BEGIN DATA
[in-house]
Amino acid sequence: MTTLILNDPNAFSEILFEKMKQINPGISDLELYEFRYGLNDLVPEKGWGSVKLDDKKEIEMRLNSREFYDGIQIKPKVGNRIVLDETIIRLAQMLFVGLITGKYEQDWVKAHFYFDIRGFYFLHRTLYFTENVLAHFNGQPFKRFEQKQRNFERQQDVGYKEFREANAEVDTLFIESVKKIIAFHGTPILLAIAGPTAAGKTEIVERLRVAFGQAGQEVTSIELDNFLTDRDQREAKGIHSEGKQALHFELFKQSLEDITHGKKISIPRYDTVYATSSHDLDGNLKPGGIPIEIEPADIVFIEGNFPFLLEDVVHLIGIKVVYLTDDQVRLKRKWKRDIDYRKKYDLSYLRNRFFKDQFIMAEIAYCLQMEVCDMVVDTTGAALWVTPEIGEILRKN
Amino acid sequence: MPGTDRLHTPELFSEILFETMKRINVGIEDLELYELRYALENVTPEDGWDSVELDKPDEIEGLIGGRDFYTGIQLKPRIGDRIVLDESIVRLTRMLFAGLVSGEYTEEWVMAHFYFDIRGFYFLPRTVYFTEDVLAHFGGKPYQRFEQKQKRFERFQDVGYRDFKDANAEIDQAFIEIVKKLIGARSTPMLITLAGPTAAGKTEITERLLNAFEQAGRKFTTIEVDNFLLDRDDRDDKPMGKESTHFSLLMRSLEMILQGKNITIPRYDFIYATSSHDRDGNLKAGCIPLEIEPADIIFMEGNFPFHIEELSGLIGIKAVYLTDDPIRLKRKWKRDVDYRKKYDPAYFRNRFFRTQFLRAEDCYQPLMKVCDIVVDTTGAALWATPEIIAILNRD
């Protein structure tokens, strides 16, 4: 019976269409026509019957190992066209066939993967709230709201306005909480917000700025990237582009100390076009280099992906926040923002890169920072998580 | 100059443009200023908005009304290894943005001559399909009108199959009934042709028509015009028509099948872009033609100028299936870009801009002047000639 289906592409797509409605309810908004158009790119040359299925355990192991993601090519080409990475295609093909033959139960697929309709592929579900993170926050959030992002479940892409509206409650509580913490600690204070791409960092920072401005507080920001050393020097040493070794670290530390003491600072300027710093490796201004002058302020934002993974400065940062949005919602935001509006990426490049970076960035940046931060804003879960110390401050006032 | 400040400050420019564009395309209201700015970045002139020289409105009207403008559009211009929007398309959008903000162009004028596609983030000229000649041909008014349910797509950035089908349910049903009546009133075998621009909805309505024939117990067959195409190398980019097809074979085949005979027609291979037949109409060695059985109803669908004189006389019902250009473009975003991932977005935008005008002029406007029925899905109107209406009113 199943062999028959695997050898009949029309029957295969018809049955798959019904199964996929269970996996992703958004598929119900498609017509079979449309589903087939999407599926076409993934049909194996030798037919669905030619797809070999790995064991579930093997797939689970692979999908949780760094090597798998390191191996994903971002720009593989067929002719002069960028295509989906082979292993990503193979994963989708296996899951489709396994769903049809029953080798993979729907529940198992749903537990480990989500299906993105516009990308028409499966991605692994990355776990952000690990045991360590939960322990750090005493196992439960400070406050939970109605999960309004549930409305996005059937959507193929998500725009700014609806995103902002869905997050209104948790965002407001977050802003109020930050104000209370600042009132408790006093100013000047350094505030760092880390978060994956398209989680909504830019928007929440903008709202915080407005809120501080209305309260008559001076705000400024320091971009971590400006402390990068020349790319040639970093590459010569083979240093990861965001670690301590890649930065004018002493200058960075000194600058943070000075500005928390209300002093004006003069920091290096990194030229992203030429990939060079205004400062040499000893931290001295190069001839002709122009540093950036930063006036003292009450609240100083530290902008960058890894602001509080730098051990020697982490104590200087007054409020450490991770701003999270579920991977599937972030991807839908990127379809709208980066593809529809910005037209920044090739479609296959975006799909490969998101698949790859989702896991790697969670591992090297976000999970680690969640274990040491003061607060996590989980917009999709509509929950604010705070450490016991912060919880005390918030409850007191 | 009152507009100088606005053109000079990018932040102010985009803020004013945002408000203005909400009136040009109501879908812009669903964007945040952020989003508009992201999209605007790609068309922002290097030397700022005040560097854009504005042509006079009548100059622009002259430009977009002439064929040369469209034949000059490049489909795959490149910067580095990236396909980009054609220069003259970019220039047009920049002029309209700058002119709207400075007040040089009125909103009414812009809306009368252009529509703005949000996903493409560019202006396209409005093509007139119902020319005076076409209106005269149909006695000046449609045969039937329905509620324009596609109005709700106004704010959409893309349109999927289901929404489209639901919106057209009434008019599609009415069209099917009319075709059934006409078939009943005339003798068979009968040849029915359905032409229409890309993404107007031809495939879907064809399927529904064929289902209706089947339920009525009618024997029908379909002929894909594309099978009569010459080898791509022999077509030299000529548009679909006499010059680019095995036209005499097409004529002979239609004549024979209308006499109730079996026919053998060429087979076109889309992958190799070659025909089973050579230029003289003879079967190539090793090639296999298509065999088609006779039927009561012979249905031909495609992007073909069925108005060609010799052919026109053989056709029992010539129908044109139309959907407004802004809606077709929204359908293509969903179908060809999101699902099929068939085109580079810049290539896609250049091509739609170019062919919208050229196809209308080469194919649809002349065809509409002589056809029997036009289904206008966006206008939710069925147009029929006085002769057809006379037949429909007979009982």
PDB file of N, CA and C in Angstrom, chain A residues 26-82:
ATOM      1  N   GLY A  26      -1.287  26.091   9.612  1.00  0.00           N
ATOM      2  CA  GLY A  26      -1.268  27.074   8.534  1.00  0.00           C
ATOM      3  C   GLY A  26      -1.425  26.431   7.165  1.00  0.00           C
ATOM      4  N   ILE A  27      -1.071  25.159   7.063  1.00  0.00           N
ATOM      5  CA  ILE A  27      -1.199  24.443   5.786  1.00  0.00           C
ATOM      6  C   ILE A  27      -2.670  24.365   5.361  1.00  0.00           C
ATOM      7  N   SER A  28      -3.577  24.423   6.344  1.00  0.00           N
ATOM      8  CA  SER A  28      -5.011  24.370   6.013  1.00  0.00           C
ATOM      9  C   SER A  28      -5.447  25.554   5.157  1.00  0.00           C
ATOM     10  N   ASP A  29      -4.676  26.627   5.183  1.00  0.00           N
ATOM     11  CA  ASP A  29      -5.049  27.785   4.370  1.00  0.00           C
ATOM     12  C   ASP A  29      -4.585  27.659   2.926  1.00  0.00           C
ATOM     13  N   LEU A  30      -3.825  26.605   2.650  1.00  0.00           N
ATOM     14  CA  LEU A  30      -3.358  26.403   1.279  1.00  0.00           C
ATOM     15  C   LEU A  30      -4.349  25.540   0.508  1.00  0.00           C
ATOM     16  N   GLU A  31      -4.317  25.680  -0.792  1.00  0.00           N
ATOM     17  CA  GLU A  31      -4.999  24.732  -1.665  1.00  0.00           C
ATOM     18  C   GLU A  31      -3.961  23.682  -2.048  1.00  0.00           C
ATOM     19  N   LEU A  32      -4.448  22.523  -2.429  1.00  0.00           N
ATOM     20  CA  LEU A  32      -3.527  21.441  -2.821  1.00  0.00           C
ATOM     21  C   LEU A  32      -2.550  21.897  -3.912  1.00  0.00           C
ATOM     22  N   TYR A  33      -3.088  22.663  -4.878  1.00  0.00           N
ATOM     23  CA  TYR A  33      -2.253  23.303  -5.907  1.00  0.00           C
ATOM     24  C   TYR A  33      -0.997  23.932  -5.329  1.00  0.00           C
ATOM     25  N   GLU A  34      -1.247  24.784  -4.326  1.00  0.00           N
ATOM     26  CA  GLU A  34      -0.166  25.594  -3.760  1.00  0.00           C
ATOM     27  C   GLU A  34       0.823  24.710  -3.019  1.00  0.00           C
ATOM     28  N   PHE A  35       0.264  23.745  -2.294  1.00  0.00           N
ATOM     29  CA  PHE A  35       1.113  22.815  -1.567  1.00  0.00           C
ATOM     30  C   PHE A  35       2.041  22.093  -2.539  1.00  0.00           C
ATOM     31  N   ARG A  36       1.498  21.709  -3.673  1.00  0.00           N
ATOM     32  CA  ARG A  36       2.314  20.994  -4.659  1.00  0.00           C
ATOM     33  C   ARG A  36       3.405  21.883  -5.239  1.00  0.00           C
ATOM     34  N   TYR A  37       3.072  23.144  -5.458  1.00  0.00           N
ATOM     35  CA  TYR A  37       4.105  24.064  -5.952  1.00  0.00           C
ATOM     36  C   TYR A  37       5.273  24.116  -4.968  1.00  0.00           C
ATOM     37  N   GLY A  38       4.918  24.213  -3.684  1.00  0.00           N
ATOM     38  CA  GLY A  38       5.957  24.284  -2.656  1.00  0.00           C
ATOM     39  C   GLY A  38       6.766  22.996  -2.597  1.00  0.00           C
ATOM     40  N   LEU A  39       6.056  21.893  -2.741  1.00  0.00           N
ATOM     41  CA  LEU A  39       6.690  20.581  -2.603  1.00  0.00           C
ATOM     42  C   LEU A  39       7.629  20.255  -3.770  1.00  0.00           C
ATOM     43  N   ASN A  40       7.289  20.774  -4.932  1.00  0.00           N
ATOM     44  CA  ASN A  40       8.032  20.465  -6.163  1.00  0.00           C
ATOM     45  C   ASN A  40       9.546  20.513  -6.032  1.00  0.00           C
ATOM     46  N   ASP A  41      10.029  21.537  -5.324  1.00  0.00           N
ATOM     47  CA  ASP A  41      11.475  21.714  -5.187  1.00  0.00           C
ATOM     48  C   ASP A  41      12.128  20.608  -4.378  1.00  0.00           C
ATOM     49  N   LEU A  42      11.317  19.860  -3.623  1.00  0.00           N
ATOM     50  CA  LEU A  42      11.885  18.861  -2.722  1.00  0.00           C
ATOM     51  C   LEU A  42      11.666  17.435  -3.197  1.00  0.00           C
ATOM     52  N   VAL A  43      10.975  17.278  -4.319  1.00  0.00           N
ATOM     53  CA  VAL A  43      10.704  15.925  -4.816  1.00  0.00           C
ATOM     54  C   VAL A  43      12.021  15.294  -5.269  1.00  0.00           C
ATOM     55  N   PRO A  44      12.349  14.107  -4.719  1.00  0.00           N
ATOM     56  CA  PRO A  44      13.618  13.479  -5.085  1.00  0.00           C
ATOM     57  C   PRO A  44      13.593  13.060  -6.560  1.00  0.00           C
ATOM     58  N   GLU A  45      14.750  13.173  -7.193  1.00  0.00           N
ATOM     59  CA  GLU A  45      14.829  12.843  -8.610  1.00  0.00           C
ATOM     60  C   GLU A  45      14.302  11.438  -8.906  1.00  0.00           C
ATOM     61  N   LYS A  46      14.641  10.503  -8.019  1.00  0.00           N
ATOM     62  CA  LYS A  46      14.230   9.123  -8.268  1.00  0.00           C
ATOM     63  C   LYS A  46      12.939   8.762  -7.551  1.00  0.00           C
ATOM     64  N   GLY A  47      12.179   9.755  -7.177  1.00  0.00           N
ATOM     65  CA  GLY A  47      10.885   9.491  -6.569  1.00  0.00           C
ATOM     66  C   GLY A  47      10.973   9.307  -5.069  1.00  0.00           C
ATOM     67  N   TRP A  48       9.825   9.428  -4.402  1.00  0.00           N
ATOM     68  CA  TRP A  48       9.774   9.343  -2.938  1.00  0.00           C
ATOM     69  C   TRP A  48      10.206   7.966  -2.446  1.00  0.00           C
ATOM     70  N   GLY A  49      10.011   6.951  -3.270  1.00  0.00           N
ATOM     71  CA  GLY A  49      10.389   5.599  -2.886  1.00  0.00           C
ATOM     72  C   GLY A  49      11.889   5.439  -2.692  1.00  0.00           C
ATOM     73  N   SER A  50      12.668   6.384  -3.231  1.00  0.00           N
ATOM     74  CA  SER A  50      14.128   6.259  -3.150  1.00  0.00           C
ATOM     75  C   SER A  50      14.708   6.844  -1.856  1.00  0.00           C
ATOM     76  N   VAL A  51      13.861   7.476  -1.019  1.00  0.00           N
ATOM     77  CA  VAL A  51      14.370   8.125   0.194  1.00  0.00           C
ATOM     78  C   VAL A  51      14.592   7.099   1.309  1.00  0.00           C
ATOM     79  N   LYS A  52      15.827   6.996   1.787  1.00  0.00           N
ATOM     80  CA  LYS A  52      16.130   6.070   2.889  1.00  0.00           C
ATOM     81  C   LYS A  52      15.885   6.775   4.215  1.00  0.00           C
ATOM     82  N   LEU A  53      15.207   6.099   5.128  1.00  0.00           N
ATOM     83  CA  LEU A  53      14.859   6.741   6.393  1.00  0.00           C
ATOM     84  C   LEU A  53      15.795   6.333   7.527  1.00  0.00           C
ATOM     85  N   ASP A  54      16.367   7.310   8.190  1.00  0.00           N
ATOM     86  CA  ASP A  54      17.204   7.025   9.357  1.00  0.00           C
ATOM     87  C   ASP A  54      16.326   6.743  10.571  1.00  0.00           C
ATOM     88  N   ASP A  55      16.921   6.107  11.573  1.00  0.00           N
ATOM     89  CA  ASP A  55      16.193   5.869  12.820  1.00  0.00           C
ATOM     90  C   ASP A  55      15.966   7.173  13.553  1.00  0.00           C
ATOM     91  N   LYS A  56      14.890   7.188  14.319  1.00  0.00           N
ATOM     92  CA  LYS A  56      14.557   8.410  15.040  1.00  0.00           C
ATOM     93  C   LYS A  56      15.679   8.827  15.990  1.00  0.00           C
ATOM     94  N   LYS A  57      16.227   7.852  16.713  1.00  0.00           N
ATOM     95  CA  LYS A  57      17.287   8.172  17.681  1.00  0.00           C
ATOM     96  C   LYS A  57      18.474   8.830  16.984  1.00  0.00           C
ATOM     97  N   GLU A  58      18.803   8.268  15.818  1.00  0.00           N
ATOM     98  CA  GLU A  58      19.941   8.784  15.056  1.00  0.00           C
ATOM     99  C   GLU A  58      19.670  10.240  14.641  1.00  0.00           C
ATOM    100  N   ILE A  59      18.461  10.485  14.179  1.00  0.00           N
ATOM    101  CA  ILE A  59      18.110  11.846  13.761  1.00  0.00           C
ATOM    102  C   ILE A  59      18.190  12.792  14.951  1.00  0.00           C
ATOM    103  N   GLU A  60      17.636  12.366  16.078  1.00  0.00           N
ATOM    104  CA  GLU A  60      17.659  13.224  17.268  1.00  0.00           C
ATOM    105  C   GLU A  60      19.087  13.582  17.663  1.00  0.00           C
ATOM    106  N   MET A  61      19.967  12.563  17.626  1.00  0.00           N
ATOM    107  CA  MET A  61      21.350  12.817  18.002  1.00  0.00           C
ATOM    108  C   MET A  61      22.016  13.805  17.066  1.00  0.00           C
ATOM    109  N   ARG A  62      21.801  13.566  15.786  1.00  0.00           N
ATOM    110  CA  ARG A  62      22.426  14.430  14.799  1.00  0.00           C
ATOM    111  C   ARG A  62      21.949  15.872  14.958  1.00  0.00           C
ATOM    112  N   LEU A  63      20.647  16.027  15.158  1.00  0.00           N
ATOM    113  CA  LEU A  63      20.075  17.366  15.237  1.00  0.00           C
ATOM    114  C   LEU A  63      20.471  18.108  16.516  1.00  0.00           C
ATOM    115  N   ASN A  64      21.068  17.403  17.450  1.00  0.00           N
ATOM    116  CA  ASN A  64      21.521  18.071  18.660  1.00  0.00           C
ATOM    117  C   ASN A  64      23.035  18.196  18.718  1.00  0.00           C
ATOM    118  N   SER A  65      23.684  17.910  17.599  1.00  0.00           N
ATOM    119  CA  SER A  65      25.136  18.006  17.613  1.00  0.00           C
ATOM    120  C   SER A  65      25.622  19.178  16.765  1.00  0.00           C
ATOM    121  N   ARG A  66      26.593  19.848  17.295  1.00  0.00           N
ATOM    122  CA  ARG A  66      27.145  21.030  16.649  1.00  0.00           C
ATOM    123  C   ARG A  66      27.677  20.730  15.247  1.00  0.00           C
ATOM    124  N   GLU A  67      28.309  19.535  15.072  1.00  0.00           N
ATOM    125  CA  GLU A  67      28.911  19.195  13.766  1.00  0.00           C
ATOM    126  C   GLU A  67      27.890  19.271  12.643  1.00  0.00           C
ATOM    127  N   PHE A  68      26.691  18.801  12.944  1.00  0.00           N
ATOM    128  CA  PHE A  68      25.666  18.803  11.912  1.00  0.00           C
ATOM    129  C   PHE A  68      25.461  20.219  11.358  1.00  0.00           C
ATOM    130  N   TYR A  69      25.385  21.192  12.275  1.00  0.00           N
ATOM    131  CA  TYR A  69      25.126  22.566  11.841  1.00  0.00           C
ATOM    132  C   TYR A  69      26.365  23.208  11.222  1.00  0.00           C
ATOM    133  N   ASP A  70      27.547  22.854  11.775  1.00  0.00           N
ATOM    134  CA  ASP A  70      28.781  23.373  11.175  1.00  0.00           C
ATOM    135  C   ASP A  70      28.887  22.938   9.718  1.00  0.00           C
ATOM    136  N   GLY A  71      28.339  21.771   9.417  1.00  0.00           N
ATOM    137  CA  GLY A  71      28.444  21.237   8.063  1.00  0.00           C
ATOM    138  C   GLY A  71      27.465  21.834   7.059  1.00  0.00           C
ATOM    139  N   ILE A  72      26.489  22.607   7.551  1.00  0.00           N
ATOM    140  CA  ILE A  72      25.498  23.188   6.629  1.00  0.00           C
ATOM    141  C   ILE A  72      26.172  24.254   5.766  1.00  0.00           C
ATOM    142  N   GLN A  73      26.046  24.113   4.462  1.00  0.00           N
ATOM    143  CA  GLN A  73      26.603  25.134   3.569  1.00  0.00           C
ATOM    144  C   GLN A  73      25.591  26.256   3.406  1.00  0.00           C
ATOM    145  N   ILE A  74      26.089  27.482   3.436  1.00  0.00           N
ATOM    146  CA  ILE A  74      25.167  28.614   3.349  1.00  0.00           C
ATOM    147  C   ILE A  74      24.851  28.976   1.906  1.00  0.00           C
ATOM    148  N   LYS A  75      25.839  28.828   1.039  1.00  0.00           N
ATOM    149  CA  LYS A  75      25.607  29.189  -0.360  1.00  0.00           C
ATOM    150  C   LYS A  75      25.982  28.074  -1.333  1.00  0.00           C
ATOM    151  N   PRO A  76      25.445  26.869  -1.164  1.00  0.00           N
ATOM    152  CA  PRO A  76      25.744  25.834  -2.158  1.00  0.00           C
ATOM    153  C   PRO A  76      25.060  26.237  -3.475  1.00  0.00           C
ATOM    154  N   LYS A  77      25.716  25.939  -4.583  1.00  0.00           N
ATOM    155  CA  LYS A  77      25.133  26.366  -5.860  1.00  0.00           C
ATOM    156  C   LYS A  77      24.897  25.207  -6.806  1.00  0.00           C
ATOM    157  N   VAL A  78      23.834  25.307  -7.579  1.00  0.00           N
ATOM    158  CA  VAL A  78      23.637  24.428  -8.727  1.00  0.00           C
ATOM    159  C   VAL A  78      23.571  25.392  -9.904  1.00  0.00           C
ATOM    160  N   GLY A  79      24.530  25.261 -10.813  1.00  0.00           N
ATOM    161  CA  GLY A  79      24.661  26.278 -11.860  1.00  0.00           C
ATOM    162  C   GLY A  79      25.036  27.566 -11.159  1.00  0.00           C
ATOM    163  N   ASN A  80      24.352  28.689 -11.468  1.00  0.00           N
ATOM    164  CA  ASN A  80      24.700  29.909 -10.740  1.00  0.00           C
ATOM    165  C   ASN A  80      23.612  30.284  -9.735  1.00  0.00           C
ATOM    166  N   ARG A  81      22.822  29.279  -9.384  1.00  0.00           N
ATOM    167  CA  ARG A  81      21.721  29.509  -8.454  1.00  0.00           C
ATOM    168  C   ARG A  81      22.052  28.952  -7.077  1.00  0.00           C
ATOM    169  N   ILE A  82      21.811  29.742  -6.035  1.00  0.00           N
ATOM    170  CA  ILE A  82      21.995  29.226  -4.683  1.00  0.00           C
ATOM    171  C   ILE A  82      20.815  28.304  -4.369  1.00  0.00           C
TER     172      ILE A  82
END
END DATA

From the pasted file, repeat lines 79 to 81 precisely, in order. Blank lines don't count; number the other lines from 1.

ATOM     74  CA  SER A  50      14.128   6.259  -3.150  1.00  0.00           C
ATOM     75  C   SER A  50      14.708   6.844  -1.856  1.00  0.00           C
ATOM     76  N   VAL A  51      13.861   7.476  -1.019  1.00  0.00           N